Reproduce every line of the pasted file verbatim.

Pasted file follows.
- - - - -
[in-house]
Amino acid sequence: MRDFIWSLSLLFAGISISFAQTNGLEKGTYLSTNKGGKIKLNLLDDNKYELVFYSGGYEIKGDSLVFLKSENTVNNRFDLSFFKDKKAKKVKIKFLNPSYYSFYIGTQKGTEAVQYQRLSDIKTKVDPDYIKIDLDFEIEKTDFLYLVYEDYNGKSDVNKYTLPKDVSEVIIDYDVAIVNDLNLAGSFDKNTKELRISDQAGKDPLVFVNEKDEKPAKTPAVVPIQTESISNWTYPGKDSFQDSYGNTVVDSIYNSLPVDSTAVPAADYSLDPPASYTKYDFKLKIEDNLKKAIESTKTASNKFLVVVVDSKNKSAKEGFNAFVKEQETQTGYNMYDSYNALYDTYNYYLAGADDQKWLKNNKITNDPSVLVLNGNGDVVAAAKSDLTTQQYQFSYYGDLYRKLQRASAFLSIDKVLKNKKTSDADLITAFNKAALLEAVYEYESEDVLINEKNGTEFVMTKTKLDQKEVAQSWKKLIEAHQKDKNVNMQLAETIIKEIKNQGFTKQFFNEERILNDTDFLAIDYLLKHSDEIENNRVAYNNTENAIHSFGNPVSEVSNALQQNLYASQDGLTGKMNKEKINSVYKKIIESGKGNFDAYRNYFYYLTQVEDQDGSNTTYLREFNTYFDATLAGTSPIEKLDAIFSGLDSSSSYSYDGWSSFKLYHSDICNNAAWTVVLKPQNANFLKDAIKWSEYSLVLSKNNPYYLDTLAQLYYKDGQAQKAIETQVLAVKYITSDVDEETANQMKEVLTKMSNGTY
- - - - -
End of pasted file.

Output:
[in-house]
Amino acid sequence: MRDFIWSLSLLFAGISISFAQTNGLEKGTYLSTNKGGKIKLNLLDDNKYELVFYSGGYEIKGDSLVFLKSENTVNNRFDLSFFKDKKAKKVKIKFLNPSYYSFYIGTQKGTEAVQYQRLSDIKTKVDPDYIKIDLDFEIEKTDFLYLVYEDYNGKSDVNKYTLPKDVSEVIIDYDVAIVNDLNLAGSFDKNTKELRISDQAGKDPLVFVNEKDEKPAKTPAVVPIQTESISNWTYPGKDSFQDSYGNTVVDSIYNSLPVDSTAVPAADYSLDPPASYTKYDFKLKIEDNLKKAIESTKTASNKFLVVVVDSKNKSAKEGFNAFVKEQETQTGYNMYDSYNALYDTYNYYLAGADDQKWLKNNKITNDPSVLVLNGNGDVVAAAKSDLTTQQYQFSYYGDLYRKLQRASAFLSIDKVLKNKKTSDADLITAFNKAALLEAVYEYESEDVLINEKNGTEFVMTKTKLDQKEVAQSWKKLIEAHQKDKNVNMQLAETIIKEIKNQGFTKQFFNEERILNDTDFLAIDYLLKHSDEIENNRVAYNNTENAIHSFGNPVSEVSNALQQNLYASQDGLTGKMNKEKINSVYKKIIESGKGNFDAYRNYFYYLTQVEDQDGSNTTYLREFNTYFDATLAGTSPIEKLDAIFSGLDSSSSYSYDGWSSFKLYHSDICNNAAWTVVLKPQNANFLKDAIKWSEYSLVLSKNNPYYLDTLAQLYYKDGQAQKAIETQVLAVKYITSDVDEETANQMKEVLTKMSNGTY